“I knew the board was going to create a lot of shock in the system. The businesses had never had a board,” says Manuel Diez, CEO and chairman of the Dominican Republic-based company’s advisory board. “As a family business, it was a follow-my-lead kind of place.” Things changed for the better after the board came on. In four years' time, he explains, the business grew about 150% and earnings tripled in all the company’s units.

Diesco governance highlights include:

•          The company has a majority independent advisory board, with six outside advisors.

•          The advisory board brought strategic focus and helped the company streamline from 12 operating companies into four vertical companies. The business has grown 150% in four years, and the company’s performance tripled in all four verticals.

•          The advisory board holds executive sessions without management present, has formed a compensation committee, and plans to implement an audit committee.

•          The advisory board helped attract Goldman Sachs’ first investment ever in the Caribbean Basin, with board members assisting in every step of the transaction, including reviewing term sheets, identifying legal resources and assisting with final negotiations. Goldman officials noted confidence in the governance and management of the company.

•          The board is diverse, with two women and three native Spanish speakers.

 

Here are the 2016 winners. In this competition boards were not broken down by revenues.

 

HAGERTY HOLDING CORP.

Based in Traverse City, Mich., Hagerty is the world’s leading insurance and service provider for classic vehicles and host to the largest network of classic car owners. This family-owned company’s board was formed in 2010, and the board members include three family members and four independent outside directors.  The chairman is a non-family member who was the former COO of the company. There are three standing committees: Nomination/Governance, Human Resources and Compensation, and Audit and Finance.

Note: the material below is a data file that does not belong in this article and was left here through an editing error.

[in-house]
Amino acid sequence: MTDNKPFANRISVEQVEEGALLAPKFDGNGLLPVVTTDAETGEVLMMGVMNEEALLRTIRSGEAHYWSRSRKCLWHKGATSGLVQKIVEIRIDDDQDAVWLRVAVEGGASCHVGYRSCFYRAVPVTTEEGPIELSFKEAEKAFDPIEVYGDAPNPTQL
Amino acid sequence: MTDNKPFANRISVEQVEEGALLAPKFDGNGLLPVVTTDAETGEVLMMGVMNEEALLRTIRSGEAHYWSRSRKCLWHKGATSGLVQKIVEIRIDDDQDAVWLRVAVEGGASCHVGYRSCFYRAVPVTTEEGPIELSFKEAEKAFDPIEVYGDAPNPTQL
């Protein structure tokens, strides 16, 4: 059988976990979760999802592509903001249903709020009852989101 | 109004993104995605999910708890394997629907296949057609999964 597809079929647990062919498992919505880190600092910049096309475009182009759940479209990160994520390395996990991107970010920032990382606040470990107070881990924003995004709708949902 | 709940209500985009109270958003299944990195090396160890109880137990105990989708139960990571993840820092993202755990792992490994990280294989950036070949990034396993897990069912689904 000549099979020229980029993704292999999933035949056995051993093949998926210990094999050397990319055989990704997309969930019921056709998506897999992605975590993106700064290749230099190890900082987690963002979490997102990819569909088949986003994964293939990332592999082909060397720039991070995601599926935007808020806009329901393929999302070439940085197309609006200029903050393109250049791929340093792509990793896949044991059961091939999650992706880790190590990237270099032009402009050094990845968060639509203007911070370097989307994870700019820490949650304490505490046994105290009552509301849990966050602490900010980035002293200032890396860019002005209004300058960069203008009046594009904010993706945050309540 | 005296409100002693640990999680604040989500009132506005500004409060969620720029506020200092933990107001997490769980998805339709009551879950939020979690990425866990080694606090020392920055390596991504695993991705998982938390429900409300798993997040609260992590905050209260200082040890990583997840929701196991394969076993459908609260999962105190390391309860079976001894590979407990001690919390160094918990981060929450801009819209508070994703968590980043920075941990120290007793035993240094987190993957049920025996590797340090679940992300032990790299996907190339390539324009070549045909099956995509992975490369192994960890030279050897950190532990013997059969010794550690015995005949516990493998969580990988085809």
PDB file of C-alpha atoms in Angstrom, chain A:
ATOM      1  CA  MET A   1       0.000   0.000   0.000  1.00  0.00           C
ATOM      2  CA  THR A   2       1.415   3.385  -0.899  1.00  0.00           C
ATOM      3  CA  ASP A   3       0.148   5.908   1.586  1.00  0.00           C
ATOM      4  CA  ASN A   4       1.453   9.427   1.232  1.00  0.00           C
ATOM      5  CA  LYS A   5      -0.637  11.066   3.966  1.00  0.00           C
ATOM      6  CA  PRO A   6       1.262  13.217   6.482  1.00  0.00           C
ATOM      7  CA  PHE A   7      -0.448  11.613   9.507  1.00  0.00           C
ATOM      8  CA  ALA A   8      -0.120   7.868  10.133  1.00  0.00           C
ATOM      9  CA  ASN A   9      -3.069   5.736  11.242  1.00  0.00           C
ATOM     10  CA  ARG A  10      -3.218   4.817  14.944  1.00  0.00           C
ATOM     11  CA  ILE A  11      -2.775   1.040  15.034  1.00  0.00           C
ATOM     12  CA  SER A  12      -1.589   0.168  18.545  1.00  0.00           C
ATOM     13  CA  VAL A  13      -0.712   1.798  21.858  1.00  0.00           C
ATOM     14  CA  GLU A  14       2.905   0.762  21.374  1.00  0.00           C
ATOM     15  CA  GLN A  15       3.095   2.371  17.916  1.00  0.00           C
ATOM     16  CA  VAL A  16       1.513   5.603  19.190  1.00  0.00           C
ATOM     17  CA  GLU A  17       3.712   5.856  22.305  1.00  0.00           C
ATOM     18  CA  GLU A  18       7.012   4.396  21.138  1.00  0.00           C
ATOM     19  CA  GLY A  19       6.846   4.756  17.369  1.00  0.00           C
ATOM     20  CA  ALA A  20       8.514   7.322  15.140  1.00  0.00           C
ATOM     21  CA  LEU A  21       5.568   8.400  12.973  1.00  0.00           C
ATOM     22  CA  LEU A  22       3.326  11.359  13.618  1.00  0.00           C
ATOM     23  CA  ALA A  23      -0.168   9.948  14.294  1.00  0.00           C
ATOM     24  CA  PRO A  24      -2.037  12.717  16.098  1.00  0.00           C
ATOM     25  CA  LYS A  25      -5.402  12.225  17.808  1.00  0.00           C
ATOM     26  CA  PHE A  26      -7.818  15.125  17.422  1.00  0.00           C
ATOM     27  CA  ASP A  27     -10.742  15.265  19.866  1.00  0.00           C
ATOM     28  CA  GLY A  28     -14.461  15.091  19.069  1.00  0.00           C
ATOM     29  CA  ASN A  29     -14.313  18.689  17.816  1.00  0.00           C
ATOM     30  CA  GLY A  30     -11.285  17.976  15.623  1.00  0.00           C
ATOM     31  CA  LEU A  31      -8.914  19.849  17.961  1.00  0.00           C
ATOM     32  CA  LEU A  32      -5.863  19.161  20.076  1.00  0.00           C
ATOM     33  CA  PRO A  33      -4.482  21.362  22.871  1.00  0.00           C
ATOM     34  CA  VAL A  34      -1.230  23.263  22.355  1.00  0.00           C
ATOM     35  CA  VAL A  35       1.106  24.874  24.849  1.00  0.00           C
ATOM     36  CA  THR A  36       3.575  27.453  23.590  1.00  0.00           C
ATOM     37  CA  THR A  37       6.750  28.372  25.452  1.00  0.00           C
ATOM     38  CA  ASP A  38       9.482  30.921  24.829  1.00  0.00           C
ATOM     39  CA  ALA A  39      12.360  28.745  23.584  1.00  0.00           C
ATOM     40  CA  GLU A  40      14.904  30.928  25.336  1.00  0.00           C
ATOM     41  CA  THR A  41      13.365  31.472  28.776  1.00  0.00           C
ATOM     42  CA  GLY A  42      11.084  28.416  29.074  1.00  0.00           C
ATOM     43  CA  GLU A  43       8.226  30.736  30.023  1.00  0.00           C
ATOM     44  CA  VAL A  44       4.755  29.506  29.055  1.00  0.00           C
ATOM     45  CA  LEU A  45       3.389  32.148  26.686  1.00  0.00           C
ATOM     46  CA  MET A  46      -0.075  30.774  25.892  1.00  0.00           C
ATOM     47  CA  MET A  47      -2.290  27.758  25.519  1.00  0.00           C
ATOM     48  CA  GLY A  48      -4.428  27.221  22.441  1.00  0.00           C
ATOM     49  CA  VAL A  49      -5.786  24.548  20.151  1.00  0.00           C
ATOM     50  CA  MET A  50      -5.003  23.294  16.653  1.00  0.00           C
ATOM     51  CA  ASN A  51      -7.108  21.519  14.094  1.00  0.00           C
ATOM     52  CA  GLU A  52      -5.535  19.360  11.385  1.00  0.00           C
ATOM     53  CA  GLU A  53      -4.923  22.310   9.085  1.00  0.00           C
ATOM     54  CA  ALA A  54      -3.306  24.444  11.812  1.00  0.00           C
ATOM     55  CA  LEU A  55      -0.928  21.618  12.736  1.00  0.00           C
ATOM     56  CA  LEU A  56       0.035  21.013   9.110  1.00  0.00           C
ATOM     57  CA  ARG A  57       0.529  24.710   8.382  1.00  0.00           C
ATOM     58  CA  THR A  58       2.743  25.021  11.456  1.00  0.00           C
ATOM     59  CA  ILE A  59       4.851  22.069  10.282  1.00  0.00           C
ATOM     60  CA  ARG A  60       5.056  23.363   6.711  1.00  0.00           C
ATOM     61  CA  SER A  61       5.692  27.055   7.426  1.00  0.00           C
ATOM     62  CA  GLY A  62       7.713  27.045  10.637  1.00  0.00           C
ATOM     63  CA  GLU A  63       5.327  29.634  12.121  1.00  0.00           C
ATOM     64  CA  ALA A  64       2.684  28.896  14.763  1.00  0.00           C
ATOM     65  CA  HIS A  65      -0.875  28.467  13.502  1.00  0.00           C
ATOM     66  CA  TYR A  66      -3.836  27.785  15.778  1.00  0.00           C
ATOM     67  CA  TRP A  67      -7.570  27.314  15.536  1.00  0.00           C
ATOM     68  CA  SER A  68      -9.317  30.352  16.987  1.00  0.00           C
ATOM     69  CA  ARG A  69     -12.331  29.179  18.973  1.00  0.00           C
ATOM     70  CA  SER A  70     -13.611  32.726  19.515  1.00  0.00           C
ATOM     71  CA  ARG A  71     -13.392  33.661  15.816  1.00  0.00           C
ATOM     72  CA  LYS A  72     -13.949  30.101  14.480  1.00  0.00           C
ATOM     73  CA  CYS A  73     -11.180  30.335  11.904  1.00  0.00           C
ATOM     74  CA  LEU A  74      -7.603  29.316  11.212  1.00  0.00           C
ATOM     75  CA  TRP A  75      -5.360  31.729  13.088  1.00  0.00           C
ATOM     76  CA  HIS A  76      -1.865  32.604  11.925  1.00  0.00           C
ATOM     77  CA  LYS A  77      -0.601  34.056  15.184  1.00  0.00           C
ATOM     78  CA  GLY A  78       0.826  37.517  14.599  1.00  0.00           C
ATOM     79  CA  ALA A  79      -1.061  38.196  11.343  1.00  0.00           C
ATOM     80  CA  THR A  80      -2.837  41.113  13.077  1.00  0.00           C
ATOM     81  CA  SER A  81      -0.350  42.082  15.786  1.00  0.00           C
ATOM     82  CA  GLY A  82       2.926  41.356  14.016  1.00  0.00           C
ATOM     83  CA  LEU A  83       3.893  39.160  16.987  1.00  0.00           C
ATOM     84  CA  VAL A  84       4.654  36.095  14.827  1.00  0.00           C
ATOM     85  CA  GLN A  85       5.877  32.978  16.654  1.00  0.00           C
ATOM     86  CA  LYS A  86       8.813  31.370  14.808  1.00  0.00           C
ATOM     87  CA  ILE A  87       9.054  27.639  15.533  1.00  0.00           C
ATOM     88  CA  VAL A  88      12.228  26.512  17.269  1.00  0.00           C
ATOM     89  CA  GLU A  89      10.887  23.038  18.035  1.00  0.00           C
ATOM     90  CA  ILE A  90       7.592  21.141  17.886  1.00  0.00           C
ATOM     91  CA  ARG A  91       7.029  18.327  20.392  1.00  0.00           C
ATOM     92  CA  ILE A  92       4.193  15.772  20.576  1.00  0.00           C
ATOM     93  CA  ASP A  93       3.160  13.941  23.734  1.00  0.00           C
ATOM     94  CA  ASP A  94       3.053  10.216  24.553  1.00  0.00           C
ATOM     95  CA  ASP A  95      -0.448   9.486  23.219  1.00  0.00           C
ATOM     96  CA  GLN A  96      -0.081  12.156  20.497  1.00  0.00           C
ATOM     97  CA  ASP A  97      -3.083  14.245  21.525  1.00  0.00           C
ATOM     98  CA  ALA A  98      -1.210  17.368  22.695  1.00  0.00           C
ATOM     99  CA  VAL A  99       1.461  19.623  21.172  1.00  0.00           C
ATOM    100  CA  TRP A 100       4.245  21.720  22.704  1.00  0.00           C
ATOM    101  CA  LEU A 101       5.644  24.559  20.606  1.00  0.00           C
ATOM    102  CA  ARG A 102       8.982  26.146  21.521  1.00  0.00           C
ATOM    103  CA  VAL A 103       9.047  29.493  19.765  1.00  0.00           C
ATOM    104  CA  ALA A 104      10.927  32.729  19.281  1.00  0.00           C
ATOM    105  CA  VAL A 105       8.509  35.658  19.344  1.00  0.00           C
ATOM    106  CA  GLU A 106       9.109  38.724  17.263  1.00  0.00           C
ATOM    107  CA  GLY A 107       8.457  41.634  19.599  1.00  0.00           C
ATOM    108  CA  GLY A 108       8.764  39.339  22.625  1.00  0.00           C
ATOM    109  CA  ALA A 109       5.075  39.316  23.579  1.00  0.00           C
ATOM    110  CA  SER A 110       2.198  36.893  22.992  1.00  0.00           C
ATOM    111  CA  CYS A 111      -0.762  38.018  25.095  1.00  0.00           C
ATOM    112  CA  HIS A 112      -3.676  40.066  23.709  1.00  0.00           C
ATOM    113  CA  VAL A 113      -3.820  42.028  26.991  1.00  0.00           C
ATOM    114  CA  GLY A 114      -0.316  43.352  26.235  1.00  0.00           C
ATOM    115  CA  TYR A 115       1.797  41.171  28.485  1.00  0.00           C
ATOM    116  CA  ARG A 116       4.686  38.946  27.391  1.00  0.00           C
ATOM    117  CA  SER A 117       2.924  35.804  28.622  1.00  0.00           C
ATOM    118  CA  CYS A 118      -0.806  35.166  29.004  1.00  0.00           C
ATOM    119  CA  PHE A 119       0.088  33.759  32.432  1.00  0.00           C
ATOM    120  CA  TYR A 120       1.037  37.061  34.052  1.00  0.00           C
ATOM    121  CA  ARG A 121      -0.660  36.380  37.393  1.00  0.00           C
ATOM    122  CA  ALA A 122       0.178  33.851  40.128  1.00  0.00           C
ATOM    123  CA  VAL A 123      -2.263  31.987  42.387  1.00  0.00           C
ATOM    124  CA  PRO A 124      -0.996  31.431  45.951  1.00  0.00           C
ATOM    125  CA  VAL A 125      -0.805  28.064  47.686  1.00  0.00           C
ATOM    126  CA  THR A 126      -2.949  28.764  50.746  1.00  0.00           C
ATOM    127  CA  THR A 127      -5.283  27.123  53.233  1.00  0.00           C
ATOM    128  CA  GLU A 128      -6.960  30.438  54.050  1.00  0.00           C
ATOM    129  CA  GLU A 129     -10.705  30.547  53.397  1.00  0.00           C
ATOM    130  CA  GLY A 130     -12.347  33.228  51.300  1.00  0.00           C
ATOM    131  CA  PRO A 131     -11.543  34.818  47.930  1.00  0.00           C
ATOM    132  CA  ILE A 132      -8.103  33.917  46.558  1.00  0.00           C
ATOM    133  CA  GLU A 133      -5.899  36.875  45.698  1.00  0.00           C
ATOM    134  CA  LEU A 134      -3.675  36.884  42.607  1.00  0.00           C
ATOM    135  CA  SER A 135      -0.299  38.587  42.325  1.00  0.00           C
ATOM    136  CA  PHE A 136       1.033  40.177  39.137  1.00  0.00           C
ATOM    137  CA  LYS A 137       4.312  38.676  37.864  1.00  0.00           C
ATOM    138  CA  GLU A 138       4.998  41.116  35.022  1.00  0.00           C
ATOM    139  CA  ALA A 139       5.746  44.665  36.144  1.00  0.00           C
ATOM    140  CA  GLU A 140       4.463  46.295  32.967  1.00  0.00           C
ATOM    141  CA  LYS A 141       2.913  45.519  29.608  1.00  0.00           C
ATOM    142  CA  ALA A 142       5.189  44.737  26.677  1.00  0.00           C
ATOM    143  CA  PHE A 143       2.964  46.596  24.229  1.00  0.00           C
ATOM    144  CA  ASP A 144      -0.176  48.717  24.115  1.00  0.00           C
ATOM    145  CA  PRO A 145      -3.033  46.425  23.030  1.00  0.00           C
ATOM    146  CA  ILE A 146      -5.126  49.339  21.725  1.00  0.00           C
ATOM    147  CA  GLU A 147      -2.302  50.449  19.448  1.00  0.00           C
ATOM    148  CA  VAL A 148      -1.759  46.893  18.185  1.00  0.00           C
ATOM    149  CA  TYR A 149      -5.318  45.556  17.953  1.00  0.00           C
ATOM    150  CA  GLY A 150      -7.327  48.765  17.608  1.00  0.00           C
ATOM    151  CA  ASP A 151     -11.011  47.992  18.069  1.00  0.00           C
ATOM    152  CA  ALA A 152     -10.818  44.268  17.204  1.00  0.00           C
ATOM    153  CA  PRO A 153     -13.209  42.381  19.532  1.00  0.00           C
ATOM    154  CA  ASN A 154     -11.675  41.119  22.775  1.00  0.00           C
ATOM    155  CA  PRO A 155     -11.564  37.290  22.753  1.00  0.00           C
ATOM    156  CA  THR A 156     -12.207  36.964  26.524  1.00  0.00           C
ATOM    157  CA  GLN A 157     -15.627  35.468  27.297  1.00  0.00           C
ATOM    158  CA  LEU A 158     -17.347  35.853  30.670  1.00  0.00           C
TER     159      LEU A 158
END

Hagerty governance highlights include:

•          Majority independent fiduciary board.

•          Separate Chairman and CEO.

•          Board has been instrumental in succession planning and implementation at the senior executive levels, has helped oversee a change in organizational structure to better focus the business, and is deeply involved in the company’s strategic planning — which is distilled into a one-page document annually that is shared with all employees and whose performance metrics the board monitors.

•          A robust process for onboarding of new directors.

•          The board assists with compensation design.

•          Meets in executive session, both with the CEO to discuss succession and then in an independent board member-only session.

 

MEAD & HUNT
COMPANIES INC.

Founded in 1900, Mead & Hunt employs nearly 500 civil, structural, mechanical and electrical engineers, planners, historic preservationists, environmental scientists, architects, technicians and support staff in more than 30 offices located across the nation. The company consists of experts in planning, design, engineering and architecture serving markets nationwide that include aviation, bridges, education, food and industrial, highways, military, infrastructure, energy, and water. Mead & Hunt generates more than $90 million in annual revenue. From its beginning as a partnership, the company was incorporated in Wisconsin as a C Corporation in 1949. After beginning to expand nationally in 1994, Mead & Hunt has grown to generate more than $90 million in annual revenue.